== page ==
Uncovering hidden profits: the ROI of digital experimentation in e-commerce

Uncovering hidden profit

In light of digital transformation, Johnny Longden of Journey Further argues that the first problem with implementing experimentation in e-commerce is treating it as a marketing channel.

The world of digital experimentation often leaves e-commerce and finance leaders scratching their heads, wondering how to measure its true value, or even whether it has any value at all.

This is because the traditional field of conversion rate optimization (CRO) has been historically misunderstood, leading to misguided practices, missed revenue opportunities and significant confusion.

In this article, we’ll aim to clarify the financial benefits of digital experimentation for e-commerce leaders who control profit and loss (P&L) and finance practitioners seeking a deeper understanding of how experimentation cost drives value.


The e-commerce P&L conundrum

A typical e-commerce P&L consists of monthly channel or marketing costs which drive monthly revenue and therefore demonstrable ROI, and annual platform, hosting and development costs for the website.

While the former is expected to deliver monthly revenue benefits, the latter does not have the same pressure to produce measurable ROI. In many cases, ROI is not calculated at all. Where it is calculated, the total cost tends to be set against the overall revenue attributable to the website, often on an annual basis.

This distinction in expectations is the root cause of confusion when it comes to digital experimentation.

The underlying error: viewing experimentation as a marketing channel
Many misconceptions about digital experimentation stem from the incorrect assumption that it functions like a marketing channel, generating monthly revenue in a similar fashion. However, experimentation itself does not, in and of itself, create value.

Buying media generates revenue directly by actually bringing a customer into your funnel.

With experimentation, it tests a possible change to your website and understands how much incremental revenue it might be worth. However, in order to actually realize that revenue, you need to push that change to production. This means spending money from your web development budget, and it is that budget that is directly responsible for the value.

Experimentation is therefore a decision-making tool that helps businesses allocate resources effectively within their web development budget. Comparing experimentation to marketing channels in terms of cost, revenue and ROI is futile, as experimentation serves a fundamentally different purpose.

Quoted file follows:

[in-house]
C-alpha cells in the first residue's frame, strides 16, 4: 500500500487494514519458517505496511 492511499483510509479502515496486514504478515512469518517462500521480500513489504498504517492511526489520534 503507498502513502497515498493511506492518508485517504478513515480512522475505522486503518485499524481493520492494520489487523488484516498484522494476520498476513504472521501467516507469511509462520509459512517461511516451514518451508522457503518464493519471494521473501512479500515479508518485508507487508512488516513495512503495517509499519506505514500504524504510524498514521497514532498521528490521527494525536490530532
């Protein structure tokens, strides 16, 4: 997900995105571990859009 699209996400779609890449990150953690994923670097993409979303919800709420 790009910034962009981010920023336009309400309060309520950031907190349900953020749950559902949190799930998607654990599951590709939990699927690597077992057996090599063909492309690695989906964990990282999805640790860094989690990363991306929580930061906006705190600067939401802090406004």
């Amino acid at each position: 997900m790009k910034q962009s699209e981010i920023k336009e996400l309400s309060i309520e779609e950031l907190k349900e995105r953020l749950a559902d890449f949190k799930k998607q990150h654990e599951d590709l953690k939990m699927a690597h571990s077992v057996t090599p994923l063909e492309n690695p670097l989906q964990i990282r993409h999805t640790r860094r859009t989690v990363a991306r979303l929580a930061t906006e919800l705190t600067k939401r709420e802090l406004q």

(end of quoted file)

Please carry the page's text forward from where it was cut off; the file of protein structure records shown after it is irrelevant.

How experimentation delivers true value
Without experimentation, you would pay to fully develop and deploy many tests, but only a small handful would generate revenue. Some would harm your income, and others would have no effect. You would have no idea of any of this though, as it is impossible to measure without experimentation.

With experimentation, however, you would first develop all your changes as tests, which is more cost-effective and efficient than full-scale development. Then, you would only implement the ones proven to be effective. Digital experimentation, therefore, delivers value in three key ways.

Revenue protection: By only implementing changes that work, you safeguard your website from potentially harmful modifications that impact your revenue.

Resource efficiency: Experimentation allows for a more efficient use of web development resources as it is cheaper and quicker to build tests than to develop and deploy every change.

Valuable insights: Experimentation provides crucial data on customer behavior and preferences (even those tests that do not yield direct revenue benefits), serving as invaluable R&D and learning which allows continuous brand discovery.


The right treatment in the P&L

Digital experimentation facilitates better decision-making and more efficient resource allocation for improving digital experiences. As such, it should be included as a part of the web development investment in the budget.

The persistent question of ‘what is the ROI?’ for experimentation may seem daunting, but if you are not already calculating detailed ROI for web development investments, there is no need to single out experimentation for such scrutiny. Remember that experimentation is a form of web development that serves a specific purpose.

If you must understand the ROI of experimentation, simply consider your current web development investment and the fact that 90% of it does not drive revenue benefits. By incorporating experimentation into your strategy, you can improve this by:

  • Shifting resources

Allocate more of the web development budget to experimentation, ensuring that a smaller production development budget is focused on changes that genuinely deliver revenue.

  • Assigning new budget

Adding a new budget to the experimentation component will increase the overall value of your web development investment, as 100% of the existing budget will contribute to tangible improvements, rather than a mere 10%.

  • The ROI of digital experimentation

Digital experimentation has long been misunderstood by eCommerce and finance leaders, leading to missed opportunities and misguided practices. By recognizing experimentation as a decision-making tool rather than a marketing channel, businesses can unlock their true financial value.

Experimentation allows for more efficient resource allocation, revenue protection and valuable customer insights, ultimately contributing to the optimization of digital experiences and driving sustainable growth for your business.

Digital experimentation is not just a trend; it is an indispensable approach for businesses looking to thrive in today’s fast-paced digital economy.


As featured in The Drum